Wednesday, May 22, 2013
The Associated Press
CONCORD, N.H. – A traveling medical technician accused of causing a hepatitis C outbreak in New Hampshire wrote a suicide note saying he "couldn't handle this stress anymore" the week before his arrest, according to a police report.
This undated photo provided by the U.S. Attorney's Office in New Hampshire shows David Kwiatkowski, a former lab technician at Exeter, N.H., Hospital, arrested at a hospital in Massachusetts where he is receiving medical treatment. Kwiatkowski, originally from Michigan, was charged Thursday, July 19, 2012, with causing a hepatitis C outbreak involving at least 30 patients who were treated at Exeter Hospital's cardiac catheterization lab. (AP Photo/U.S. Attorney's Office)
David Kwiatkwoski was arrested July 19 at a Massachusetts hospital six days after police found him apparently impaired in a hotel room scattered with prescription pills, according to police in Marlborough, Mass. Kwiatkowski is being held on federal drug charges in New Hampshire, and authorities are trying to determine if he spread the virus in seven other states.
Though federal authorities previously indicated that Kwiatkowski might have tried to harm himself in the days before his arrest July 19, the Marlborough police report includes new details, including a list of six prescription drugs that were found in Kwiatkowski's hotel room. Officers also smelled a strong odor of alcohol on Kwiatkowski's breath, and he slurred his words when he spoke, police said.
Police also found a note that read, "please call Kerry and let her know I passed away. Tell her I couldn't handle this stress anymore." The MetroWest Daily News in Framingham, Mass., first reported details of the note.
"It was apparent from the note, pills and alcohol that David was trying to harm himself," Officer James O'Malley wrote.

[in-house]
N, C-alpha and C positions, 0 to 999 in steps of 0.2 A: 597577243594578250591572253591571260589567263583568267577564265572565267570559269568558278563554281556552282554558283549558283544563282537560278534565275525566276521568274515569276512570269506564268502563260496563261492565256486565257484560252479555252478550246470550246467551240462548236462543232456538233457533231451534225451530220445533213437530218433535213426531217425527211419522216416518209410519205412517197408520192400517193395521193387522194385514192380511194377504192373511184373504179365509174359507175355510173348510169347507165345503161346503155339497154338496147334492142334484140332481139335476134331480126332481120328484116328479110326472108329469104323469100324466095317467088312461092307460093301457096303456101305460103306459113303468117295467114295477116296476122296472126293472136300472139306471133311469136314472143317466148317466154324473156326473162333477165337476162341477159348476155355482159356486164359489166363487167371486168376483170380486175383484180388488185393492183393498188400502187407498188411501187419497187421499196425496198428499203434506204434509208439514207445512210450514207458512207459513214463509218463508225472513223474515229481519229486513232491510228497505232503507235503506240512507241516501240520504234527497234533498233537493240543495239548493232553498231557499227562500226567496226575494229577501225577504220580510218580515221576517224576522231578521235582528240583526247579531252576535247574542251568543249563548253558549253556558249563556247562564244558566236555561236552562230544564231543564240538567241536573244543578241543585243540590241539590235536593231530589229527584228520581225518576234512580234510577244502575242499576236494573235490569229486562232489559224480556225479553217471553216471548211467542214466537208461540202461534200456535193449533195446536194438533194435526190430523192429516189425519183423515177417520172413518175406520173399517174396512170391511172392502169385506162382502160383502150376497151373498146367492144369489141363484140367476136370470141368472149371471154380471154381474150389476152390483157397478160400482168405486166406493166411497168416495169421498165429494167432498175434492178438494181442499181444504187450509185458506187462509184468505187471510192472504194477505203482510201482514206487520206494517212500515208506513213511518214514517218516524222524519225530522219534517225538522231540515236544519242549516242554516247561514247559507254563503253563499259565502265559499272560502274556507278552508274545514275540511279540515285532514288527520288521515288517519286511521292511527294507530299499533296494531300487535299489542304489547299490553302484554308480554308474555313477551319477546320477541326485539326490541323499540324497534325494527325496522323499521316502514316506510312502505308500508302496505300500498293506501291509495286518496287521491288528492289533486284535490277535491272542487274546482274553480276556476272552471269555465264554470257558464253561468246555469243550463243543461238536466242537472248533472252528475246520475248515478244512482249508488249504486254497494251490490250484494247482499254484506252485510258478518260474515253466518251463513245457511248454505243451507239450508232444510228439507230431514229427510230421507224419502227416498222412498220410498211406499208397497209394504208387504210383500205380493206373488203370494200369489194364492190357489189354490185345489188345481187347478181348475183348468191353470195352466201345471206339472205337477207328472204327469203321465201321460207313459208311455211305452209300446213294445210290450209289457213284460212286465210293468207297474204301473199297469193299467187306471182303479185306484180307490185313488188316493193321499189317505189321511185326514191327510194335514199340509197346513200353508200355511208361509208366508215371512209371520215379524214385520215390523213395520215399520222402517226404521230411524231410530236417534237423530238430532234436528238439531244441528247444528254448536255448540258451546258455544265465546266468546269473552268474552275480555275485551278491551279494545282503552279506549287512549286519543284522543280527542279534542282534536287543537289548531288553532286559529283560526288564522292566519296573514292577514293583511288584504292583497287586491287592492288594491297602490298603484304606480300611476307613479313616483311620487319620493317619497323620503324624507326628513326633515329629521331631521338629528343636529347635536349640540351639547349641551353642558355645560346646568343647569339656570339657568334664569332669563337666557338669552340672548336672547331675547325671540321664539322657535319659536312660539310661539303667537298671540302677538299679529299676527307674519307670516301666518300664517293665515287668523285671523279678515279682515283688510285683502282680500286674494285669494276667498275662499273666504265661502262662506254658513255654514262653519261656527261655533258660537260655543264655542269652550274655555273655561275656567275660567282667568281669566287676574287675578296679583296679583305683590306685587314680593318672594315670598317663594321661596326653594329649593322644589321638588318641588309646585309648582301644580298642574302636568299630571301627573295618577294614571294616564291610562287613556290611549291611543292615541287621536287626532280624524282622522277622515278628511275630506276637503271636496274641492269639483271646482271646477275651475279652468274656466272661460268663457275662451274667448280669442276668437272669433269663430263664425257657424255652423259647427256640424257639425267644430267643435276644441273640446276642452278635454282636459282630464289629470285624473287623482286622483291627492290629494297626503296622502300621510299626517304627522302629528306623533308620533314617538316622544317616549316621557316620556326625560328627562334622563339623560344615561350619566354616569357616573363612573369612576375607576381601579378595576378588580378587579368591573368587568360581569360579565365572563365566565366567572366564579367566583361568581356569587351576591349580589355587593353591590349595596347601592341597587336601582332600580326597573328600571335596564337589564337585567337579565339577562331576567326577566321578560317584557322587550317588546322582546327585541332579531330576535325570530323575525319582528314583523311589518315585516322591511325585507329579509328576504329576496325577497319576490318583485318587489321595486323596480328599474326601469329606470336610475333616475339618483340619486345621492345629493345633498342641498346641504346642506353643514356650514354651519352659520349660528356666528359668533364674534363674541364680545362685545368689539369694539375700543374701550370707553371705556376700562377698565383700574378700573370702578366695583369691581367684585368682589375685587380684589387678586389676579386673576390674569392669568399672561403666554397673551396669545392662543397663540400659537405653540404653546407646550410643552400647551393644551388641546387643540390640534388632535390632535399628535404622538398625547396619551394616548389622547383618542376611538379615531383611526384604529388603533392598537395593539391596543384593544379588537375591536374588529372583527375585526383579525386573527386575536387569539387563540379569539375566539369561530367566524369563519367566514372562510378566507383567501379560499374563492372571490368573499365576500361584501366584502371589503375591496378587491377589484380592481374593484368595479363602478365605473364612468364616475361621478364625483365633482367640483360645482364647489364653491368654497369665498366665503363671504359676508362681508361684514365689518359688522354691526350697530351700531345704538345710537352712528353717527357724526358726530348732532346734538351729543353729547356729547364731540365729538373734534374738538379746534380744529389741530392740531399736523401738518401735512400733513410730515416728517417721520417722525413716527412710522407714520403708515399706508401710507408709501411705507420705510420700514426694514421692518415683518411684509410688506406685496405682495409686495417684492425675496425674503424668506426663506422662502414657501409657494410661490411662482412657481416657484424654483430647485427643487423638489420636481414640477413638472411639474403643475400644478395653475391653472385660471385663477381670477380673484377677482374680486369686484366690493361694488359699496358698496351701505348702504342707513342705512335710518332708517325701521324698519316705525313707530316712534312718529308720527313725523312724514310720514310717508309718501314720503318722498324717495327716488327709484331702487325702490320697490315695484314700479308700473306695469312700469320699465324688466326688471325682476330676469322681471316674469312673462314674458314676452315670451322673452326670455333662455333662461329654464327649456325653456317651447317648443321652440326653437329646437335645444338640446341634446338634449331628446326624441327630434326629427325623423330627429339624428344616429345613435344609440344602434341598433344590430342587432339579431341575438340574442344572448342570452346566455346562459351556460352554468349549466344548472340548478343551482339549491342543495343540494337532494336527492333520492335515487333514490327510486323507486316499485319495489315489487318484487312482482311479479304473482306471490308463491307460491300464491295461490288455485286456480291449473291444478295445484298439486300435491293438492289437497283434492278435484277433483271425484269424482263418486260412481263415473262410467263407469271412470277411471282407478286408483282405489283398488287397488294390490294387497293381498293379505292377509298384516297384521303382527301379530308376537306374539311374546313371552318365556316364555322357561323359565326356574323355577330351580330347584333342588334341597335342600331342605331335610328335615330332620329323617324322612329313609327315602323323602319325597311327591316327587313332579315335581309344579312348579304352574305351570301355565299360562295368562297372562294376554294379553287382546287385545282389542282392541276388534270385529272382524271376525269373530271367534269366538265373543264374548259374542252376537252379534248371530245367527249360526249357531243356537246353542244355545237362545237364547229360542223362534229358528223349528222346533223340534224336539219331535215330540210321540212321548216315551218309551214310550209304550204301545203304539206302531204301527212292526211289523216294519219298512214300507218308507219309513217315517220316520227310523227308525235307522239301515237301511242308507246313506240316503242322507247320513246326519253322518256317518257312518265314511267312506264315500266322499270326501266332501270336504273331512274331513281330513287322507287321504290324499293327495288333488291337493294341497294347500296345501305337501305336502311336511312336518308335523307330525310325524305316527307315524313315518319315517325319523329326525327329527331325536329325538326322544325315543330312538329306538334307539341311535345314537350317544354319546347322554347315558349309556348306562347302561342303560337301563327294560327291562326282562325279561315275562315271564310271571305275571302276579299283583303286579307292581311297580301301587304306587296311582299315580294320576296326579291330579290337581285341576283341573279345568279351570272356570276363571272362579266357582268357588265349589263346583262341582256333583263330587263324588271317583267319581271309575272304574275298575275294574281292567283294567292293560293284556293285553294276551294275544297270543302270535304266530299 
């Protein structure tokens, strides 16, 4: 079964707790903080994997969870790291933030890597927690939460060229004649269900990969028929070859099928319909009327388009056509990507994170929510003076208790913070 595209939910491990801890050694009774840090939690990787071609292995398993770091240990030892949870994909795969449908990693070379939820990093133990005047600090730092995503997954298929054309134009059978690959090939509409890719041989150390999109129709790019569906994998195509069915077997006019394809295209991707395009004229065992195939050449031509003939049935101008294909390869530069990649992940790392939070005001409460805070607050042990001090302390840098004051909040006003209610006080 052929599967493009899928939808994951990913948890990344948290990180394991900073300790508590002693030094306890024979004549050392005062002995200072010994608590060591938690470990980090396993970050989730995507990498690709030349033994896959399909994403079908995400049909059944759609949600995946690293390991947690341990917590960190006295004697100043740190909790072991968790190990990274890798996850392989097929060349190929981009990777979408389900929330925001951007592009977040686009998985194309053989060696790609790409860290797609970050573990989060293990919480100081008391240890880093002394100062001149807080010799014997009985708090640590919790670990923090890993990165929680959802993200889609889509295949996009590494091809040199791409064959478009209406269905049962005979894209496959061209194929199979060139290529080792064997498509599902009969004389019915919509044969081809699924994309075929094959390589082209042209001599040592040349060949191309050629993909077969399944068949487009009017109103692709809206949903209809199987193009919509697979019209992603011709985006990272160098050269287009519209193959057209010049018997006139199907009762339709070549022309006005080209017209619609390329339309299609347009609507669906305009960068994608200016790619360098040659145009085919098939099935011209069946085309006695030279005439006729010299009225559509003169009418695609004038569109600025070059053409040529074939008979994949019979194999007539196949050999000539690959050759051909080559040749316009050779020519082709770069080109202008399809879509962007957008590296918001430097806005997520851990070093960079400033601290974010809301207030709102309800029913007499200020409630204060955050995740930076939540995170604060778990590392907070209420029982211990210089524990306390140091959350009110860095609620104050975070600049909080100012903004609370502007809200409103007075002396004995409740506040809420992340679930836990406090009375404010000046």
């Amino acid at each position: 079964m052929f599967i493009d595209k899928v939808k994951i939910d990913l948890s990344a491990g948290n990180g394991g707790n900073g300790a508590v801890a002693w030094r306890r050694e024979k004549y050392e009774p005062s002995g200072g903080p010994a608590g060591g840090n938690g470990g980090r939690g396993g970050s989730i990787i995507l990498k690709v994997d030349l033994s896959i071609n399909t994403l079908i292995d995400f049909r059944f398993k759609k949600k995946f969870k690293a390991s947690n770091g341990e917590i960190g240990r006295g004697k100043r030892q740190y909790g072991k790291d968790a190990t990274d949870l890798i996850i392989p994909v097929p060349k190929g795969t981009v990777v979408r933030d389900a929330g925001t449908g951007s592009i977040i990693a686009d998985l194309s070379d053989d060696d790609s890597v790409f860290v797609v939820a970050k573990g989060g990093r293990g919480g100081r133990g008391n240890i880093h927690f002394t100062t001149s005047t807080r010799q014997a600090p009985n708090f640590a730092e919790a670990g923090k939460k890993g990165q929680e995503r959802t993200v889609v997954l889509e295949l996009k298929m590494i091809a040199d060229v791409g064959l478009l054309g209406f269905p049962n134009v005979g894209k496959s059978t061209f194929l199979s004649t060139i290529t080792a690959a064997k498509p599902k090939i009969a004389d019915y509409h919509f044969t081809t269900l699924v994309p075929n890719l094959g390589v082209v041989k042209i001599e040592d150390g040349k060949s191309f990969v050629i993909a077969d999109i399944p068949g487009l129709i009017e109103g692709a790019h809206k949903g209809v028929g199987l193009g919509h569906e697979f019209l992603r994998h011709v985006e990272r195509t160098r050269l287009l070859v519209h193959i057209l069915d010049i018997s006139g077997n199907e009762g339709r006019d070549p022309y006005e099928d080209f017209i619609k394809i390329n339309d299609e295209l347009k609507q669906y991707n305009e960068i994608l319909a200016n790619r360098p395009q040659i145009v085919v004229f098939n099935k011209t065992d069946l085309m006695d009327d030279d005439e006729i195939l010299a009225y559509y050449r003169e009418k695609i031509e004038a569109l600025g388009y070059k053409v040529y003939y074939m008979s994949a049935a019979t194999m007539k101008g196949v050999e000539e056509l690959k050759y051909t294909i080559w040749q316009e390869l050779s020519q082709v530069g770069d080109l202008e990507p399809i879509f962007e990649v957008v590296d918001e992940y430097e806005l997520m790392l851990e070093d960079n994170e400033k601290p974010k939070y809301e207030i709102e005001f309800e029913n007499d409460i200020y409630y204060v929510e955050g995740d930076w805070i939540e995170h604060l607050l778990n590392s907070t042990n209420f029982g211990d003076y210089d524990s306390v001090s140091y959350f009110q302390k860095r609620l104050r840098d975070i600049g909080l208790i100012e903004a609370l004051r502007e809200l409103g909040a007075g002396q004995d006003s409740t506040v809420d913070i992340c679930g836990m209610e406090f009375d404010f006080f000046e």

Along with those new details of Kwiatkowski's recent past, his work history stretching back more than five years also continues to be investigated,.
The head of Arizona's state health lab said tests of people possibly exposed to hepatitis C in 2009 and 2010 - when Kwiatkowski worked in two Arizona hospitals - could indicate whether they have the disease but not how they got it.
The virus mutates within the body, so linking any positive test results to Kwiatkowski would be more difficult over time, particularly past one year, said Victor Waddell, who has a doctorate in molecular biology and genetics.
"It's going to be very difficult if not impossible," Waddell said.
Testing has been recommended for about 4,700 people in New Hampshire alone, and officials still are determining who should be tested in a dozen hospitals elsewhere. In addition to Arizona - where he was fired from one hospital after testing positive for cocaine and marijuana - he worked in Georgia, Kansas, Maryland, Michigan, New York and Pennsylvania before being hired by Exeter Hospital in New Hampshire in April 2011.
Kwiatkowski, 33, is accused of stealing anesthetic drugs from Exeter's cardiac catheterization lab and contaminating syringes used on patients.
U.S. Attorney John Kacavas has said that one of the strongest elements of his case against Kwiatkowski is the fact that the same strain of hepatitis C has been diagnosed in Kwiatkowski and 30 patients who were treated at the cardiac lab during his employment.